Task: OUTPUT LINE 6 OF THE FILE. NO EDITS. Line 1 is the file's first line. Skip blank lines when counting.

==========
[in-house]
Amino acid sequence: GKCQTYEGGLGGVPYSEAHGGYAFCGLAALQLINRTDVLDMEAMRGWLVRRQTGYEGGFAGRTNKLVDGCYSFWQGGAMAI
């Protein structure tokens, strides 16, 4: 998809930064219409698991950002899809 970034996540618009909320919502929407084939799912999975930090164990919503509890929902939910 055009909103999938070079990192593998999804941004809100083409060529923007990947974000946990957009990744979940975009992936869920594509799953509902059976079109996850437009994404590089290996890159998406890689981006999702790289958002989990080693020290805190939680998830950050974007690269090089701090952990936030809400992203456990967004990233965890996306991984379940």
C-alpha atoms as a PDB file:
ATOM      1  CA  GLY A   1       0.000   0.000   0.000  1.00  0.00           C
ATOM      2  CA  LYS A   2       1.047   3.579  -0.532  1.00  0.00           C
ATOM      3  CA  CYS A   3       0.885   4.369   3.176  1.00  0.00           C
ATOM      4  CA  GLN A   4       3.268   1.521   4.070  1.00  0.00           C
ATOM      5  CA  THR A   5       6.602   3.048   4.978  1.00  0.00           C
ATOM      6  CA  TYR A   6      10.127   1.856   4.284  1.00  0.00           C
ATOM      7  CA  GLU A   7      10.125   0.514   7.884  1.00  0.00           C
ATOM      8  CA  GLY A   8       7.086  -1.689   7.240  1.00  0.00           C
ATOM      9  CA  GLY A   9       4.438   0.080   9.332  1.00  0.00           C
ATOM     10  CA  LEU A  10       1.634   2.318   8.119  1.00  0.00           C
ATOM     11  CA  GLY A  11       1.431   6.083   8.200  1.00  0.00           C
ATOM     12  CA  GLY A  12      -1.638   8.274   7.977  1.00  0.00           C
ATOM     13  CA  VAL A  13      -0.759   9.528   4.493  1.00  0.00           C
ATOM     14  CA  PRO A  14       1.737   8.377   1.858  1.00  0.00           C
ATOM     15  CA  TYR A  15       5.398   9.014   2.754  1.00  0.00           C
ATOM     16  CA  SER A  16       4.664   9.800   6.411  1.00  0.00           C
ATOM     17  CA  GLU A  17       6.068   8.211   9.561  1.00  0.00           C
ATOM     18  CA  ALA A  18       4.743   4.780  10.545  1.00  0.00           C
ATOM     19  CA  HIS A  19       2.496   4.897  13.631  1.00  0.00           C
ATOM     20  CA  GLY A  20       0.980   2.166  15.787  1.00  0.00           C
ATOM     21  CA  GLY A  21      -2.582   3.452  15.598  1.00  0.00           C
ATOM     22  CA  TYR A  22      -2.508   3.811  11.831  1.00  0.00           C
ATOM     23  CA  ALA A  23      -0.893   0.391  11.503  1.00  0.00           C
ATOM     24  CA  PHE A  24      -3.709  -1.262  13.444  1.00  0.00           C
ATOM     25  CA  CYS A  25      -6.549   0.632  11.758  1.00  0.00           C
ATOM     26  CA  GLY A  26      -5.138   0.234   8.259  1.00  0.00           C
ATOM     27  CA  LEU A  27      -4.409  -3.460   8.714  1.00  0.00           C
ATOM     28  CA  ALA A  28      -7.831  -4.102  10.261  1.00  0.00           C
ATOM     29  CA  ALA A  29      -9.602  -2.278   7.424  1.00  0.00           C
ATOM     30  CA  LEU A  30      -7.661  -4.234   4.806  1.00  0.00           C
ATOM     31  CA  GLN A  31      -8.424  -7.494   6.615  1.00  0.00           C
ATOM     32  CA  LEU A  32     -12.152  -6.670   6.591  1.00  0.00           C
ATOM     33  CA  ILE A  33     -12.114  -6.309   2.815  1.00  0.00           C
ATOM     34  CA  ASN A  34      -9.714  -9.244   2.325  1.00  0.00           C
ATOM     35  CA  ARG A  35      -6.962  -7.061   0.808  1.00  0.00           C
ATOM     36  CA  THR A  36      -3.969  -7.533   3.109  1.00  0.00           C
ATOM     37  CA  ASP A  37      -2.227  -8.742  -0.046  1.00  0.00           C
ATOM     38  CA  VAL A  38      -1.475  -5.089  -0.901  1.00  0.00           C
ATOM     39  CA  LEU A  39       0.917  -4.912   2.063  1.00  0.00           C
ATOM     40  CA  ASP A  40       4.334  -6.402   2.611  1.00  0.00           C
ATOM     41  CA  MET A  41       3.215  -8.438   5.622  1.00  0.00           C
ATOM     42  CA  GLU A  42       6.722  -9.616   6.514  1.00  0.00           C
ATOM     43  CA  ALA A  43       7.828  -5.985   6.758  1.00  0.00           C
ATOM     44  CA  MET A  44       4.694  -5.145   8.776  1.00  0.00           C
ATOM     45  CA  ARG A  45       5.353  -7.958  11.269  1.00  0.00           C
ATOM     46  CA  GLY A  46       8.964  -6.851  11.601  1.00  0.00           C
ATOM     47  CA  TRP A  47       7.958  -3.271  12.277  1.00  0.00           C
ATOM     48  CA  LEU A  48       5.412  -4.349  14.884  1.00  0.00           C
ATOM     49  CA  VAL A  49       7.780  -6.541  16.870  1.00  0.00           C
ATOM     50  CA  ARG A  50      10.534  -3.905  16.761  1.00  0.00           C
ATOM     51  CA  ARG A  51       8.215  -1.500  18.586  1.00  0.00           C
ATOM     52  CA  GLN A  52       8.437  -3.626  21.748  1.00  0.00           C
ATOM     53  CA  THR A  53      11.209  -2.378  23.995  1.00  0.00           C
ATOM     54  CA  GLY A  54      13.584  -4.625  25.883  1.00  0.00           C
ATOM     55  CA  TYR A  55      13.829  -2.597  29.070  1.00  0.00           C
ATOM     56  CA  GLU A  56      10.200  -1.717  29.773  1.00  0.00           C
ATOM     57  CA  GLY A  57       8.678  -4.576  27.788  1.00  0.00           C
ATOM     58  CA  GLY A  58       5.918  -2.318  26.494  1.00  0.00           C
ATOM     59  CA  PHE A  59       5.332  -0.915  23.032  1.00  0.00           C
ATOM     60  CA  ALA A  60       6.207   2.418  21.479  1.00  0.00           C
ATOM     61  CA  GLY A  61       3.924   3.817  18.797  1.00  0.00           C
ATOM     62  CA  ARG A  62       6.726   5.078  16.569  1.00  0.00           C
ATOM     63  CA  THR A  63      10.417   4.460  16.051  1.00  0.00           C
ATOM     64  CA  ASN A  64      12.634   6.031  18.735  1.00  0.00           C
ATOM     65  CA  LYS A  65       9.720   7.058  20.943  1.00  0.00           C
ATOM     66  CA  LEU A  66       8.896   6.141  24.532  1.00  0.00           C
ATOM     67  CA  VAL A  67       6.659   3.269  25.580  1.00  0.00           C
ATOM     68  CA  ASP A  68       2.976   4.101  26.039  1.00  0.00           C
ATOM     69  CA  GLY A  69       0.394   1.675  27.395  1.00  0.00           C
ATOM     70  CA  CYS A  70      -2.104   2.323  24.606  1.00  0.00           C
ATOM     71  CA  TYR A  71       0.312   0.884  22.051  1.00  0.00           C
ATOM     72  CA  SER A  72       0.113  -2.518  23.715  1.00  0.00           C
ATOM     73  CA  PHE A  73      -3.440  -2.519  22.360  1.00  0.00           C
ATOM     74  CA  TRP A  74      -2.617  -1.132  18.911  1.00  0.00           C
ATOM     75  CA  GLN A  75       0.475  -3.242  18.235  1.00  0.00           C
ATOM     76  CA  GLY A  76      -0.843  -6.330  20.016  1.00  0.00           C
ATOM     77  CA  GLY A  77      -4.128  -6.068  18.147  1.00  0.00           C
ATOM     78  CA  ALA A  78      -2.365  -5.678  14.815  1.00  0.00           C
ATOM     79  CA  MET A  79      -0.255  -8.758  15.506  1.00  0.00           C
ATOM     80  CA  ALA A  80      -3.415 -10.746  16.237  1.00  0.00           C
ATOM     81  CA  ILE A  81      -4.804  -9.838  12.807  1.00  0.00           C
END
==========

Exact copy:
ATOM      2  CA  LYS A   2       1.047   3.579  -0.532  1.00  0.00           C